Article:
Thursday, 22 December 2011

Movie Review: Forbidden Planet

Director: Fred Wilcox, 1956

Pros: surprisingly decent effects for the day, interesting alien culture, awesome robot, influential to later SF films and TV

Cons: slow paced, only 1 female character whose sole purpose is to be the romantic interest of the protagonist

A spaceship is sent from Earth to check-up on a scientific mission to Altair-4, which landed 20 years previously.  The sole surviving member is hostile to their arrival but eventually shows them the wonders of the highly advanced Krull civilization that once inhabited the system.  He also wants to keep his planet raised daughter away from them.  Meanwhile, a mysterious creature starts attacking the ship and its crew.

Given this was made in the 50s, the special effects look pretty good.  The laser beams are a bit cheesy, as is the force field, but they're used sparingly.  Using an invisible creature no doubt kept the effects looking good, as well as the film's costs down.  Shots of the spaceship, the alien technology and Robbie the Robot are well done.  In fact, the idea of a robot that could replicate any substance after taking a sample and analysing it, was pretty cool (and likely the inspiration for Star Trek's replicators).  In fact, Star Trek fans will find much that is familiar in this film, from the belt-clipped communications devices, to the captain, lieutenant and doctor as the exploration team.  And a womanizing captain (played by a YOUNG Leslie Nielsen).  The alien civilization is interesting in its advances and ultimate demise.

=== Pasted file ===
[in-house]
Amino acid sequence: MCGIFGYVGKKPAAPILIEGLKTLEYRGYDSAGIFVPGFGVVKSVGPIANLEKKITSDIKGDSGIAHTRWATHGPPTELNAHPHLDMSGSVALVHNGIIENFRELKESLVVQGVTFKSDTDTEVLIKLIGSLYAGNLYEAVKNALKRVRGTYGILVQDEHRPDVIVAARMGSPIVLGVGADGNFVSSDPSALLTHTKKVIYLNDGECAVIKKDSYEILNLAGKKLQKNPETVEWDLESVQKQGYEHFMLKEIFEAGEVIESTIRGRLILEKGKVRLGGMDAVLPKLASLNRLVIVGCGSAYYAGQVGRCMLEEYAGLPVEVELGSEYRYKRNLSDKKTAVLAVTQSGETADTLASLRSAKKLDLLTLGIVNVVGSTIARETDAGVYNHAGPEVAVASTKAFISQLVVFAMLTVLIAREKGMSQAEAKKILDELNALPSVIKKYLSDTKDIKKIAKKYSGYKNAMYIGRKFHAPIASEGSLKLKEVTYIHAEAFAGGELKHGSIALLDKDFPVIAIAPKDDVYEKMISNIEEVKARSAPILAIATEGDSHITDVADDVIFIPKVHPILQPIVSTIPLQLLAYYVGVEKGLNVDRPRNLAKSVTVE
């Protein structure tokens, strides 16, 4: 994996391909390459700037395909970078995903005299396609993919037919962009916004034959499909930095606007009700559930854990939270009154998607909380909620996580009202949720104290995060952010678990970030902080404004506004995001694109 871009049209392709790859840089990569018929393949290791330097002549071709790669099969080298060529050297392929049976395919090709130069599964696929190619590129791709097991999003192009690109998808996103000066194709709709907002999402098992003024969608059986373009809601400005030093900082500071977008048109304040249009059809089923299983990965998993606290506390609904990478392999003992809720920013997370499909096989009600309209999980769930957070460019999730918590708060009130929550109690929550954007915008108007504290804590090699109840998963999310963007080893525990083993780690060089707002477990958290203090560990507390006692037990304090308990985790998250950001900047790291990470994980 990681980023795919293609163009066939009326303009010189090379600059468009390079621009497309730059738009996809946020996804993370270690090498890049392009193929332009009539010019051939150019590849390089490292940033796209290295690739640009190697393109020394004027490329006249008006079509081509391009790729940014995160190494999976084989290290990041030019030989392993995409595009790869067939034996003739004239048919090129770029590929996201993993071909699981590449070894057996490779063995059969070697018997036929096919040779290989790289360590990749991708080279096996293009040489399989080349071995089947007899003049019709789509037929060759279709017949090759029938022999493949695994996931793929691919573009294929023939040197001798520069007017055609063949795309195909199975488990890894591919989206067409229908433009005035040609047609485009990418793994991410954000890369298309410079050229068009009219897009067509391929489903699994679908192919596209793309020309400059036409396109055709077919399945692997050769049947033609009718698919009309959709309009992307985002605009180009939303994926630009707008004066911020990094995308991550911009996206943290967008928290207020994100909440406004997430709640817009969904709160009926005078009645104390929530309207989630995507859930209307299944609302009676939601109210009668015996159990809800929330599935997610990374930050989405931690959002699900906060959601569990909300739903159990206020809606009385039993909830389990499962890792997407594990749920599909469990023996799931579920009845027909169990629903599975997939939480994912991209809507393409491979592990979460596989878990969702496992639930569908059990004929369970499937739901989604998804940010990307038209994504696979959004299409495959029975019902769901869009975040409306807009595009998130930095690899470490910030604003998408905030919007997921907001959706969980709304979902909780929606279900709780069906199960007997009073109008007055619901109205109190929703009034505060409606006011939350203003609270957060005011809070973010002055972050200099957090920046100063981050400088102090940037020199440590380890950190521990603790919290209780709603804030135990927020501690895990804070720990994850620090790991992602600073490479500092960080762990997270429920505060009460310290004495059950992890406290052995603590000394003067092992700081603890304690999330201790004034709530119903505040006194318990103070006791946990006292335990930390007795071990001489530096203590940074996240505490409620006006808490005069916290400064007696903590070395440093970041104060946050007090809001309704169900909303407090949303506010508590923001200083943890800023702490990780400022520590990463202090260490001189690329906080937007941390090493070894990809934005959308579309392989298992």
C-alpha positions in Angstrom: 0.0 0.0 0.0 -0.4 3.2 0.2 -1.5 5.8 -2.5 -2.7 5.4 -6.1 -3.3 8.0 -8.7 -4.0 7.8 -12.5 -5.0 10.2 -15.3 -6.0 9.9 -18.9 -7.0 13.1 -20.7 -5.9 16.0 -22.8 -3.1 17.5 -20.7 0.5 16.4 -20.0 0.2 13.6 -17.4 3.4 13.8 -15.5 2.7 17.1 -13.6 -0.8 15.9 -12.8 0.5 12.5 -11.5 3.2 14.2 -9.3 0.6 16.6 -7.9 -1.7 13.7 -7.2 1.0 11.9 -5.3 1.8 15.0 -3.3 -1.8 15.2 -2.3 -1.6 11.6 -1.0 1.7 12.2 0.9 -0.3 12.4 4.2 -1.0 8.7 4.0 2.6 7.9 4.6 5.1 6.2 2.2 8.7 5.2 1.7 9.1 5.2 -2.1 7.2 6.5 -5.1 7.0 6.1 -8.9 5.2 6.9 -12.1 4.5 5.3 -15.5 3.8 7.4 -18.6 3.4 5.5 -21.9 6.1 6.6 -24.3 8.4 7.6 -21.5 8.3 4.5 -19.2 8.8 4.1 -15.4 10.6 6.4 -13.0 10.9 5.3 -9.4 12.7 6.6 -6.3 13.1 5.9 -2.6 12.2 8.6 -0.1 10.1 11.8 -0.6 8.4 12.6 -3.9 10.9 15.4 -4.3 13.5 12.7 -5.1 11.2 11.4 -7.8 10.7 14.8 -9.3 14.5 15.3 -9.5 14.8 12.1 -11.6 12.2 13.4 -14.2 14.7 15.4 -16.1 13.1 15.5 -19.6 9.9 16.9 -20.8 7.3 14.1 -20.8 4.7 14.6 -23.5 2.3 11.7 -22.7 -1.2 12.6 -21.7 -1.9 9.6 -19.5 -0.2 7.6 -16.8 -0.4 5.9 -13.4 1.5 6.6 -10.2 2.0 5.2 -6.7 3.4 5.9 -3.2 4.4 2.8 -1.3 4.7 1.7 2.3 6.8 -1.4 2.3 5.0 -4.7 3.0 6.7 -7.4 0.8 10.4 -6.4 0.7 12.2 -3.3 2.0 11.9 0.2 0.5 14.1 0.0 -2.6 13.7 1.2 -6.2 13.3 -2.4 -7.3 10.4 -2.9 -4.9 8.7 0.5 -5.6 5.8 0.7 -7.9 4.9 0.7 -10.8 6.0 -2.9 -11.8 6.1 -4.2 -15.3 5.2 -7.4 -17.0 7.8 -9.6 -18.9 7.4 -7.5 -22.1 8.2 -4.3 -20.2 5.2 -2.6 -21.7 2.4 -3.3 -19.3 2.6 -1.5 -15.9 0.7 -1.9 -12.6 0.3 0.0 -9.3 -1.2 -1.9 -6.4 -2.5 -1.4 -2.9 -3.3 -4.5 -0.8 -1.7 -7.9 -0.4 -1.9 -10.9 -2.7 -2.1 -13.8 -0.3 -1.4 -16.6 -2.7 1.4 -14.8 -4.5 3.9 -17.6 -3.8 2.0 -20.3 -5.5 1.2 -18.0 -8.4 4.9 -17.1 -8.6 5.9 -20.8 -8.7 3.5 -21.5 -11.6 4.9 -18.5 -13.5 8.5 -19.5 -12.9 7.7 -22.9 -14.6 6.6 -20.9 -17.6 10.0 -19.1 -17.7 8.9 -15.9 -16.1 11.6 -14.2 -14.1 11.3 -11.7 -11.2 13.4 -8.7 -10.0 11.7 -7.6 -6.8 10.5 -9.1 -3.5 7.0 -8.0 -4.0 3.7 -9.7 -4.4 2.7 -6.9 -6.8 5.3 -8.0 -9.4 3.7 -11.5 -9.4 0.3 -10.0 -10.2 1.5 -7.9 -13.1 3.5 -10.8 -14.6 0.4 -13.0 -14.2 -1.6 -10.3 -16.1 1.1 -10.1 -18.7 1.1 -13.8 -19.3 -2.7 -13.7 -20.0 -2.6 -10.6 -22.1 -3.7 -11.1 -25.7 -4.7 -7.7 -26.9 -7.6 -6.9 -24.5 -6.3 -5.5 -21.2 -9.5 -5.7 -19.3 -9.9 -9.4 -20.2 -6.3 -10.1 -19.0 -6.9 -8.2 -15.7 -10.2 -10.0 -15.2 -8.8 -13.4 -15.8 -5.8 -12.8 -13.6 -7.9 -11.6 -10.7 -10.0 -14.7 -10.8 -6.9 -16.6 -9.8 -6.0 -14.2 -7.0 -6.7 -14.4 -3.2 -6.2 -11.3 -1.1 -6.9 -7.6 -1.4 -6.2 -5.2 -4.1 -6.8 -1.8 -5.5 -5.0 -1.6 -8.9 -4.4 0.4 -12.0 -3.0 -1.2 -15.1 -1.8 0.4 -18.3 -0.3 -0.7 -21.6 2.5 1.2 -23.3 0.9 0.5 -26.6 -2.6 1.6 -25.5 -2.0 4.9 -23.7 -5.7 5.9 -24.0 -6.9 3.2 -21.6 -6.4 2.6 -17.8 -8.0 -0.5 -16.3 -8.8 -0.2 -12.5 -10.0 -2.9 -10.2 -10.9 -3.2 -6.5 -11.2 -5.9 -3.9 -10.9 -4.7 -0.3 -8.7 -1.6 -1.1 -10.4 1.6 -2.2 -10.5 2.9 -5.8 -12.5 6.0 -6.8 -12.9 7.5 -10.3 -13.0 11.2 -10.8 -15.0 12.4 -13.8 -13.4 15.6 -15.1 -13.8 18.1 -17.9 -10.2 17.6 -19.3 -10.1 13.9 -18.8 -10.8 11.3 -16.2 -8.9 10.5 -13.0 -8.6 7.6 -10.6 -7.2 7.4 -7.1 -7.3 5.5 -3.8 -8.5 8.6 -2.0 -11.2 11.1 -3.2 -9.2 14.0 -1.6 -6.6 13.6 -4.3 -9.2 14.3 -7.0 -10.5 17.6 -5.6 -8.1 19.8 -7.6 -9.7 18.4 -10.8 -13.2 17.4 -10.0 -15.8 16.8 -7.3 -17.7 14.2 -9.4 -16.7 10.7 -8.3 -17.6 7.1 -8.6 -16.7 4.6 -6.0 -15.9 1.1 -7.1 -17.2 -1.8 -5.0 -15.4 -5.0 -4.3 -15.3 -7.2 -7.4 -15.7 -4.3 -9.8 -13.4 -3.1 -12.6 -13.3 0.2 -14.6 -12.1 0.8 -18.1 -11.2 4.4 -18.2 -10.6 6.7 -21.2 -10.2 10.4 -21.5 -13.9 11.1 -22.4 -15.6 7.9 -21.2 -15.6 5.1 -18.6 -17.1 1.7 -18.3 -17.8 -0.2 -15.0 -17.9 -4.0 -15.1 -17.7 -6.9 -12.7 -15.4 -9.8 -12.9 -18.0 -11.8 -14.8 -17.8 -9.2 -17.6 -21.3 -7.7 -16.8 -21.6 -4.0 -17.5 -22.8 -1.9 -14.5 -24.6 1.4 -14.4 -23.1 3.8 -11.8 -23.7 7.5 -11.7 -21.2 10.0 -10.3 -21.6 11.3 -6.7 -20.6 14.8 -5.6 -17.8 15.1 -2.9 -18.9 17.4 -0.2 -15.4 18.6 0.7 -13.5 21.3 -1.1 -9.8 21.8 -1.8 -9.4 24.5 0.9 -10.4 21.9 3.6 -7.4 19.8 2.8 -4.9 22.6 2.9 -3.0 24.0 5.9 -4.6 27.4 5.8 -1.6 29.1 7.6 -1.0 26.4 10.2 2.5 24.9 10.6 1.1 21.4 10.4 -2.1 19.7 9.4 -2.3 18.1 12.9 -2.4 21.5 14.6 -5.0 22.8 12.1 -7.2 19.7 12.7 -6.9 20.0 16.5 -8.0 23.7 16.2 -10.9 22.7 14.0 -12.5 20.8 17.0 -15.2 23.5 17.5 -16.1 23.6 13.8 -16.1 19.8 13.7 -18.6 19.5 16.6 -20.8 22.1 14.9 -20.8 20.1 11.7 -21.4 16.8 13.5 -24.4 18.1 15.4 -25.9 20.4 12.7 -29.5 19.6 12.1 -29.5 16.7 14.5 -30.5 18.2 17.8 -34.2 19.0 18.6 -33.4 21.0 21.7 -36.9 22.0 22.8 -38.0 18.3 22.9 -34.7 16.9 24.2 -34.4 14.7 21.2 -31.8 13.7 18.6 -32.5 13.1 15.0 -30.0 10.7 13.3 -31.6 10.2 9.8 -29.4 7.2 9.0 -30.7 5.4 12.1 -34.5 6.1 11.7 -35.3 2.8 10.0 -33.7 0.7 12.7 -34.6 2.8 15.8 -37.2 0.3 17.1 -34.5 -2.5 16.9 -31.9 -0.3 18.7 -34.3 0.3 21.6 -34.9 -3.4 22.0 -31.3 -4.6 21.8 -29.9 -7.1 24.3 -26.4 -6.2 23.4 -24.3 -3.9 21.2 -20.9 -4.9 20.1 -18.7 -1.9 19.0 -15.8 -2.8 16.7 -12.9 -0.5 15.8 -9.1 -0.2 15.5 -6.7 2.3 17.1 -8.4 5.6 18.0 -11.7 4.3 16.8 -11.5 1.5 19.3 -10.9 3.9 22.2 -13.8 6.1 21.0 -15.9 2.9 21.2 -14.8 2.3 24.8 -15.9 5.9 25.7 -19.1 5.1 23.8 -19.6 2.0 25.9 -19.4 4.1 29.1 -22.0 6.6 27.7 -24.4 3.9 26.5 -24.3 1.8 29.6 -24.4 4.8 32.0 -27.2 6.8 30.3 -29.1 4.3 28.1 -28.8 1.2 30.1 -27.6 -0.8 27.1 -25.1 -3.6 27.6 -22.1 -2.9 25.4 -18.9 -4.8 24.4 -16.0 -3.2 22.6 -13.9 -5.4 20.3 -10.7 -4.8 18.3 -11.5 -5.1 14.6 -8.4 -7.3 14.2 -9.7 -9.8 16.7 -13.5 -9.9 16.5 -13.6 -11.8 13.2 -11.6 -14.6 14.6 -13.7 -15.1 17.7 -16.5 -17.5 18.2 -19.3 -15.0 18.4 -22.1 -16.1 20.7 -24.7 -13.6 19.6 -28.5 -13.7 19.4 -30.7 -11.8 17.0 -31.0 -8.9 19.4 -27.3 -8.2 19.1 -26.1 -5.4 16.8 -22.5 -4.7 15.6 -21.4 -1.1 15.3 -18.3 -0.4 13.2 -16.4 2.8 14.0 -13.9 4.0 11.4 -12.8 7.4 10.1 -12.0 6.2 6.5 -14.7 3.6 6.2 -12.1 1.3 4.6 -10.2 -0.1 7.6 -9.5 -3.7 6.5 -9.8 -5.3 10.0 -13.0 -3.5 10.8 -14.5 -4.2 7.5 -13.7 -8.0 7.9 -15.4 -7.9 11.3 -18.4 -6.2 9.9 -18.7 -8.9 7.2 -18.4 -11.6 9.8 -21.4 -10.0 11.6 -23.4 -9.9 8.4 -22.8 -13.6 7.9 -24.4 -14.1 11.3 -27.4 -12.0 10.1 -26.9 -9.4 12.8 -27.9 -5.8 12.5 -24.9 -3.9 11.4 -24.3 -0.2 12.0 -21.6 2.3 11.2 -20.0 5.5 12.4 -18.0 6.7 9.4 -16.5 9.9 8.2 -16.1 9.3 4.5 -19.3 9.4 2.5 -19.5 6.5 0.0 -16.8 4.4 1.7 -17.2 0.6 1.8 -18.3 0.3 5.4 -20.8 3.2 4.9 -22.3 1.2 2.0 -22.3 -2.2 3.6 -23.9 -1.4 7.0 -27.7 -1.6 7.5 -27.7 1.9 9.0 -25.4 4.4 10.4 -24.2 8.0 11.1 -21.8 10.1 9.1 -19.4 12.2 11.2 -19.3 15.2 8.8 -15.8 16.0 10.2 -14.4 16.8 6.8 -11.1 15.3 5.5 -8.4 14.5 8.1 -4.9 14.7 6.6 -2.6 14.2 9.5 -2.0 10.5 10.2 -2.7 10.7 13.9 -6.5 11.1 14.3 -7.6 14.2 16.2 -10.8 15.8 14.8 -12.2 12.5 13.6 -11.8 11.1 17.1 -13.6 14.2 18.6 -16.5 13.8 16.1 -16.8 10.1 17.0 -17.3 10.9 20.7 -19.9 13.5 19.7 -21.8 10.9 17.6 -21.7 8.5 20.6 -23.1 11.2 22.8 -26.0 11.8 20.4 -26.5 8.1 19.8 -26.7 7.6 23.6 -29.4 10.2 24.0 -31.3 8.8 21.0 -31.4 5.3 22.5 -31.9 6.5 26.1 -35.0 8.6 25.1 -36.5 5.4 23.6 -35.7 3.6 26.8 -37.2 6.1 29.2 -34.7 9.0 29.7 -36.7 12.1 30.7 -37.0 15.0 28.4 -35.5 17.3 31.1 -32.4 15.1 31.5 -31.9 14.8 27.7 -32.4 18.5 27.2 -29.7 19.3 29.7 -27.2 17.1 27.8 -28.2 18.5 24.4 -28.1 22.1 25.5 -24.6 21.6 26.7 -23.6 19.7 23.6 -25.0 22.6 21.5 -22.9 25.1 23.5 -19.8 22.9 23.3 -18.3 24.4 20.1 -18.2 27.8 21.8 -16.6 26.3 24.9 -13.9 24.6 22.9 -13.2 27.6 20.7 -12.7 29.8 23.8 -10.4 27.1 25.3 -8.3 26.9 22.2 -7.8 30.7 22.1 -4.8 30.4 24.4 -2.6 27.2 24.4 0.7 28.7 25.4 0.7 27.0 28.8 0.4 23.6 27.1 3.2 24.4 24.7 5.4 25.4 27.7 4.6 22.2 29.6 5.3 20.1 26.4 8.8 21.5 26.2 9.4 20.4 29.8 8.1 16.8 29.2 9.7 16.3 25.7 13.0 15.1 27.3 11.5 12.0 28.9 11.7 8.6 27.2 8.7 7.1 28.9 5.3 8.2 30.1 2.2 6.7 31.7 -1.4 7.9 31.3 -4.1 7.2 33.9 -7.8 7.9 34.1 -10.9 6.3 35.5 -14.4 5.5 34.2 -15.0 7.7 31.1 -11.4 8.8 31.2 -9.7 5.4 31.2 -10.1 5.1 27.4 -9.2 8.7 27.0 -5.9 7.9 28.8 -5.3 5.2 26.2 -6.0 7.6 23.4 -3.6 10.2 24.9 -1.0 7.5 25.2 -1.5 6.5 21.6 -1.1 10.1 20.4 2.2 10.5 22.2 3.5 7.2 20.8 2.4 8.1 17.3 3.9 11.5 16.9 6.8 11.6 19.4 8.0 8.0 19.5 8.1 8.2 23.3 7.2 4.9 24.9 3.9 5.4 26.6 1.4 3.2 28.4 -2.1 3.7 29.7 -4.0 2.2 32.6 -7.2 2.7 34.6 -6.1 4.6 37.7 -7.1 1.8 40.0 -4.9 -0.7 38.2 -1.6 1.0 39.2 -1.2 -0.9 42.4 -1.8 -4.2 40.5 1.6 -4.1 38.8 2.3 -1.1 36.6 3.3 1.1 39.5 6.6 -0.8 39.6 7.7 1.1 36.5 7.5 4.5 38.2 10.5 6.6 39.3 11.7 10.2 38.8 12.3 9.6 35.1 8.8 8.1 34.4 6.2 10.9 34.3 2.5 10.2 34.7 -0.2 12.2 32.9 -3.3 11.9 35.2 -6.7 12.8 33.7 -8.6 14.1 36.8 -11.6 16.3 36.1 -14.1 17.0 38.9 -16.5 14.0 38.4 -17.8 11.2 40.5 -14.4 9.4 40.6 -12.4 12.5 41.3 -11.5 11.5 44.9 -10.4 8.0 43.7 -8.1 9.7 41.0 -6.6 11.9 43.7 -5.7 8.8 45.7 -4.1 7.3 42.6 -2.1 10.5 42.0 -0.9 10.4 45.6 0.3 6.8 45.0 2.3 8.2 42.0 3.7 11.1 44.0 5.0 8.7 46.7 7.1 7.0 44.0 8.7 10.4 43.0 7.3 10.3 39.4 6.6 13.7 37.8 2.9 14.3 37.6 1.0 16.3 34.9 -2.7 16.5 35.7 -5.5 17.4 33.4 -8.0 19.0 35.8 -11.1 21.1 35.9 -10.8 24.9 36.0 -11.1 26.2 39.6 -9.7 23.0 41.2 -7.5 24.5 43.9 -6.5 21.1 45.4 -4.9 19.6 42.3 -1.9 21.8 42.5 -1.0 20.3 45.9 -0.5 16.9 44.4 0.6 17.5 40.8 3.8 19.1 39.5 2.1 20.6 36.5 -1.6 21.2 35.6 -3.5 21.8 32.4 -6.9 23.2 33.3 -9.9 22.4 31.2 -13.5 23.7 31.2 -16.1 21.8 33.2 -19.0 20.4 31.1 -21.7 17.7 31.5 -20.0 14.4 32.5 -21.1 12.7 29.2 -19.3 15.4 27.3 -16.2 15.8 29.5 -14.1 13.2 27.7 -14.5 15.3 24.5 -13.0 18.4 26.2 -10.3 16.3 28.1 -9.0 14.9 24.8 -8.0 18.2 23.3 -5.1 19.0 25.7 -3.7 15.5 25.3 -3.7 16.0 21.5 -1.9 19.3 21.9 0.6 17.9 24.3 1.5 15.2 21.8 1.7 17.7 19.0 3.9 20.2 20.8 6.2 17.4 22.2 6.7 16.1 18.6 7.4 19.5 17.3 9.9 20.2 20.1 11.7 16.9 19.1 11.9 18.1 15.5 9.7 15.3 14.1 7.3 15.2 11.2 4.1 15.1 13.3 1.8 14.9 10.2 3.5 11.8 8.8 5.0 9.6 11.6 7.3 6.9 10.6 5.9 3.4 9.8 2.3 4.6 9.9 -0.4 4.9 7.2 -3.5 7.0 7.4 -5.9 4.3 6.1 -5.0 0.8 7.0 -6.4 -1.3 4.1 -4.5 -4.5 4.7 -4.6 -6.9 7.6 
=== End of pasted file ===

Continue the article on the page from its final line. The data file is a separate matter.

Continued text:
Altaira (Anne Francis) is the only woman in the film.  Her role is that of an innocent young maiden meeting men for the first time.  She is unaware of the jealousy and interest she causes, beyond the captain's yelling at her and not explaining why his crews' hormones were her fault.  The romance between the two of them is swift and undeveloped, making it feel contrived.

The film was fairly slow paced with only minimal action.  But unlike a lot of other slow films, while it did have an interesting ending, it wasn't particularly thought provoking in terms of philosophy.    

It's good to see because of the influence it had on later SF films, but it's pretty forgettable.

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